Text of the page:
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Fed Monitor: Don’t Let the Door Hit You

by Kevin Flanagan, Senior Fixed Income Strategist on May 4, 2016

With one-third of calendar year 2016 in the books, the money and bond markets have now weathered the first three Federal Open Market Committee (FOMC) meetings. It came as no surprise that at last week’s policy gathering, the Federal Reserve (Fed) once again decided to keep interest rates unchanged. Now, the fixed income arena has quickly pivoted to the next FOMC meeting scheduled for June 14 and 15.

As we wrote in our March 21 blog post “Fed Monitor: Watch Your Language“, the area investors should focus on for potential future Fed action lies in its policy statement. The latest version did not offer any groundbreaking insights, but some subtle adjustments were made. The voting members did acknowledge that “growth in economic activity appears to have slowed,” a point underscored by the Q1 real GDP data, but they did not appear to alter their broader outlook that growth will ultimately still “expand at a moderate pace.”

More important to the Fed outlook are the Committee’s views on global economic prospects and financial conditions. This is where the most notable shift occurred in the statement’s language. At the March FOMC meeting, and a subsequent public appearance by Fed chair Yellen shortly thereafter, there was little doubt that concerns had arisen on this front and that these considerations played an integral role in turning the mindset more cautionary. However, the Fed’s tone was less anxious this time around, as the policy statement replaced the phrase “global economic and financial developments continue to pose risks” with “[t]he Committee continues to closely monitor inflation indicators and global economic and financial developments.”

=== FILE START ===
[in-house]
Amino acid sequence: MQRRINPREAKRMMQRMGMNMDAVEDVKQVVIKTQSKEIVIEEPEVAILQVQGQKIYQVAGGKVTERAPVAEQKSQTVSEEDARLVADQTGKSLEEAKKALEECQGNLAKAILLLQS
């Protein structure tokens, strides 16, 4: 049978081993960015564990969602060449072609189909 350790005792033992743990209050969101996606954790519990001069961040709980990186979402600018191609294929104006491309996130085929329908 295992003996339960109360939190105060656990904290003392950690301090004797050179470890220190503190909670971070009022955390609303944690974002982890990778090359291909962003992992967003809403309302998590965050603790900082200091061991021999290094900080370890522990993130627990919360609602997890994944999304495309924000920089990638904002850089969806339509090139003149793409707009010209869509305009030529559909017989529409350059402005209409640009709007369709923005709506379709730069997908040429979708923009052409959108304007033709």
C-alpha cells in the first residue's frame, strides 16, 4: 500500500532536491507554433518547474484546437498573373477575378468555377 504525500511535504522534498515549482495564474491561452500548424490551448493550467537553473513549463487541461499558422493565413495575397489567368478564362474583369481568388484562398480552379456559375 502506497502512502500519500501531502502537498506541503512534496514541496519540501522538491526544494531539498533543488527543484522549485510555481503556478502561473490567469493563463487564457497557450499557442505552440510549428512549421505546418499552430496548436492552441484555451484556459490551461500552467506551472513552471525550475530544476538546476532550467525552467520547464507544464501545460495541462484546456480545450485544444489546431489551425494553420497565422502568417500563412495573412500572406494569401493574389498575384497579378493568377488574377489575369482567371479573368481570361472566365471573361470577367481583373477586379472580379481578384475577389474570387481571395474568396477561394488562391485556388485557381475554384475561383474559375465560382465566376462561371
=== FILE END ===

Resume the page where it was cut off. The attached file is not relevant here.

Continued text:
Should we be scrutinizing the Fed’s words so closely? The answer is an unequivocal yes, because this is how the policy makers attempt to provide guidance to the markets. This shift does not necessarily mean the Fed is now actively considering raising rates at its June meeting, but it was meant to signal that perhaps too much complacency had set in on this front, and left the door open, not closed. There is a long way to go, and a lot of data—both here in the U.S. and abroad—to digest between now and mid-June, but financial conditions (the U.S. dollar, equity prices, oil and commodity prices) have turned less restrictive compared to earlier in the year. In order for the Fed to consider a rate hike at its next policy meeting, U.S. growth will need to improve in Q2, global economies such as China must show signs of stabilizing and/or improving, and the aforementioned financial conditions cannot take a step backward. Without a doubt, those are several hurdles to cross, but April’s policy statement was the Fed’s way of trying to interject itself back into the money and bond market discounting process.
 
Conclusion

Based on the initial reactions to the FOMC meeting, the U.S. Treasury market does not appear to have been swayed and is still not priced for a potential rate hike in June. If the Fed is going to consider such a policy move, monetary officials will more than likely telegraph their intentions beforehand and not surprise the markets. Within fixed income, we continue to see more relative value in investment-grade corporates (IG) rather than interest-sensitive vehicles such as Treasuries. WisdomTree believes fixed income investors should focus on a qualitative approach to IG credit while tilting for income.

Important Risks Related to this Article

Fixed income investments are subject to interest rate risk; their value will normally decline as interest rates rise. In addition, when interest rates fall, income may decline. Fixed income investments are also subject to credit risk, the risk that the issuer of a bond will fail to pay interest and principal in a timely manner or that negative perceptions of the issuer’s ability to make such payments will cause the price of that bond to decline.

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